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(Inter)cultural Competence: Voices from Turkish FL Contexts Serkan GERİDÖNMEZ

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Presentation on theme: "(Inter)cultural Competence: Voices from Turkish FL Contexts Serkan GERİDÖNMEZ"— Presentation transcript:

1 (Inter)cultural Competence: Voices from Turkish FL Contexts Serkan GERİDÖNMEZ

2 2 Culture and Language Teaching  Sercu (2005) “Learning a foreign language means getting into a world that often has a different culture than your own”  Council of Europe (1997) “Foreign language teaching can no longer be regarded as mainly a linguistic task. Teachers are now required to teach intercultural communicative competence”

3 3 Culture and Language Teaching in Europe  Establishing a common framework across Europe  Teachers’ and students’ ideas about the integration of culture into foreign language classrooms across Europe  Sercu (2005): FL teachers in Belgium, Bulgaria, Poland, Greece, Spain and Sweden  Byram and Risager (1999): EFL Danish and British Teachers

4 4 The Aim of the Study  To collect data about the ideas of people from different backgrounds on the use of culture in foreign language teaching in Turkey  To provide some insights for possible future implementations of more intense culture integration in foreign language contexts in Turkey

5 5 The Subjects of the Study (Teachers)  13 Teachers of English (University Level)  6 Teachers of German (University Level)  7 Teachers of French (University Level)  11 Teachers of English (High School Level)  Total: 37 teachers

6 6 The Subjects of the Study (Students)  22 Prospective teachers of English  11 Prospective teachers of German  22 Prospective teachers of French  20 EFL students (Intensive English Program at university level)  Total 75 Students

7 7 Total Number of Subjects 37 Teachers + 75 Students= 112 subjects (in 8 different groups)

8 8 Methodology  Questionnaire developed by the researcher inspired by Sercu (2005) and Byram and Risager (1999)  An overall analysis of items in percentages for all of the subjects  Comparison of the results among and within groups for possible differences and similarities  Administered in Turkish  5-point Likert scale + Multiple Choice

9 9 The Number of Visits to Other Countries 51.7 % never been abroad (majority being students) Order for teachers (from more to less) 1.Teachers of German (University Level) 2.Teachers of French (University Level) 3.Teachers of English (University Level) 4.Teachers of English (High School Level) Quite low percentage (54,5 % never been abroad) for high school level EFL teachers

10 10 The Number of Visits to Other Countries Order for Students (from more to less) 1.Prospective Teachers of French 2.Prospective Teachers of German 3.Prospective Teachers of English 4.EFL Students (IEP) Extremely low percentages for prospective English teachers and university level EFL students Higher percentages for prospective German and French teachers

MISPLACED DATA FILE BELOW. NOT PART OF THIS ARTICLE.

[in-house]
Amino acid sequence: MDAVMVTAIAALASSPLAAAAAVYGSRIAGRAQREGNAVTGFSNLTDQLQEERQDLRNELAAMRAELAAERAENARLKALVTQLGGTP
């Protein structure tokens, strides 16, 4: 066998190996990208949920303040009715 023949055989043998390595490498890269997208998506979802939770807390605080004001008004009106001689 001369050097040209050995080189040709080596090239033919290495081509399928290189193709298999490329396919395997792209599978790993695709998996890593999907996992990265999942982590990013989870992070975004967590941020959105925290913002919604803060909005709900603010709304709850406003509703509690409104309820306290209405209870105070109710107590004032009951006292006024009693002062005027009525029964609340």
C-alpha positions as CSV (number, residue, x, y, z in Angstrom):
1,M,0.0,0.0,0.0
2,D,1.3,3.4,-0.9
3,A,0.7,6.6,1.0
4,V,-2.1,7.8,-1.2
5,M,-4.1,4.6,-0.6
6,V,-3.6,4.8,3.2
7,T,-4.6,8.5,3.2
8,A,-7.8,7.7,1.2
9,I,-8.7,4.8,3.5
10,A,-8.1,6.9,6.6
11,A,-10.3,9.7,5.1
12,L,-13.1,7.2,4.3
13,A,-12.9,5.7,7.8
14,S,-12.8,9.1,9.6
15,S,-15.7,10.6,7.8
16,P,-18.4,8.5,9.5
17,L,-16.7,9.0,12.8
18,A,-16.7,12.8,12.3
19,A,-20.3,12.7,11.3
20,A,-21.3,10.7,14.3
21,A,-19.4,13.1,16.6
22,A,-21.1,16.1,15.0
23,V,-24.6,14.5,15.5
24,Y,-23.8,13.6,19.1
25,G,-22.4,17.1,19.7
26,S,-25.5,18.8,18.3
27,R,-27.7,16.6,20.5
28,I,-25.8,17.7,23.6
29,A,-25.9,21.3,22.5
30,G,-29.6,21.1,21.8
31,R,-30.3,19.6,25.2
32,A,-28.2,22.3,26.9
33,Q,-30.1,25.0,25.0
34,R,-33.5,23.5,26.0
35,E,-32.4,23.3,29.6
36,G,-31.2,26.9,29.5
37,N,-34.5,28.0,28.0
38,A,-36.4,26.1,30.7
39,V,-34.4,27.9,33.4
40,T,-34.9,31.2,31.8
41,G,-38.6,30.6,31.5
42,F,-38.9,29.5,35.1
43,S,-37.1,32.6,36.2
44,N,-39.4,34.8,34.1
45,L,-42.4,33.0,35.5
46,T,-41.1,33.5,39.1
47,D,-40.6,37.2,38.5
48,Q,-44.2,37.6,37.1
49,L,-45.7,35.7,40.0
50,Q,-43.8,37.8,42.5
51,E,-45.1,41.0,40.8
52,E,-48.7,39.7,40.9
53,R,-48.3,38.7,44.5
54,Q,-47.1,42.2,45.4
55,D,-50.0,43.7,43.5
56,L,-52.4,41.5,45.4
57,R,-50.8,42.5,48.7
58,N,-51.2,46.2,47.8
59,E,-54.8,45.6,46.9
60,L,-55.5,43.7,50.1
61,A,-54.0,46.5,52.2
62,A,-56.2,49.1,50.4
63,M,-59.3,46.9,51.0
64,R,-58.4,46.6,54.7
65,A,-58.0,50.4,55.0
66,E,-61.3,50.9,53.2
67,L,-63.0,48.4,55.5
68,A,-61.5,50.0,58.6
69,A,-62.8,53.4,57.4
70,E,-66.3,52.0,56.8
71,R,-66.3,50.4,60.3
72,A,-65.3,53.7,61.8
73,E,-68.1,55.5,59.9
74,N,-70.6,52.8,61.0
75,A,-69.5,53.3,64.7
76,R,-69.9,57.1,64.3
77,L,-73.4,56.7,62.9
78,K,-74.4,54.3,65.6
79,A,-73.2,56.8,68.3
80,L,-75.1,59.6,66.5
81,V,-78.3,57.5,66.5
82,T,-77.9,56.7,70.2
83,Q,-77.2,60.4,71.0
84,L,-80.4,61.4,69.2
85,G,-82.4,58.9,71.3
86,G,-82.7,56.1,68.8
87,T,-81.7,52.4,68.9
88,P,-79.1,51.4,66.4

11 11 Interaction with Foreigners: Frequency and the Channels used The order of frequency (from more to less) 1.Sometimes 33 % 2.Rarely % Often 21.4 % 4.Always 10.7 % 5.Never 5.3 % * relatively more contacts with foreigners by teachers than students; the groups with the most frequent contacts being German and French teachers and least being High School EFL Teachers

12 12 Interaction with Foreigners: Frequency and the Channels used The Channels Used (From most popular to least) 1.Face to face 77,6 % 2. 63,3 % 3.Telephone 25,8 % 4.Snail mail 8,9 % Lower percentage for High School EFL Teachers in face to face communication and through

13 13 The Activities done to Encourage Interaction with Other Cultures and their People in Foreign Language Classrooms  International Student Exchange Programs 60,7 %  Opportunities for interaction with foreigners in schools 58,8 %  Extra cultural information by teachers 50,8 %  Texts about other cultures 50 %  Nothing is done 11.6 % * Relatively low percentages by EFL students and high school EFL teachers and higher percentages for extra cultural information by teachers of German and French

14 14 The Reasons of Communication Problems with Foreigners  Lack of Vocabulary Knowledge 61,6 %  Lack of Cultural Information 34,8 %  Lack of Grammar Knowledge 3,5 % * High percentage for lack of vocabulary knowledge by university level EFL students and High school EFL teachers and Teachers of French

15 15 The Reasons for the Increasing Demands for Learning about Other Cultures  Globalization 65,1 %  EU integration 60,7 %  International student exchange programs 59,8 %  More opportunities to go abroad 53,5 %  No increase in demand 4,4 % * Relatively lower percentages for prospective English teachers and EFL students and relatively higher for German and French group

16 16 The Reasons for not Integrating Culture Teaching in Foreign Language Teaching  Teacher’s lack of cultural knowledge 58,9 %  No time left due to grammar teaching 56,2 %  Teachers believe unnecessary 45,5 %  Students believe unnecessary 35,7 %  Negative attitudes by students 34,8 %  Appropriate materials unavailable 22,3 % No difference between teachers and students Quite high percentage for “No time is left due to grammar teaching” by High School EFL teachers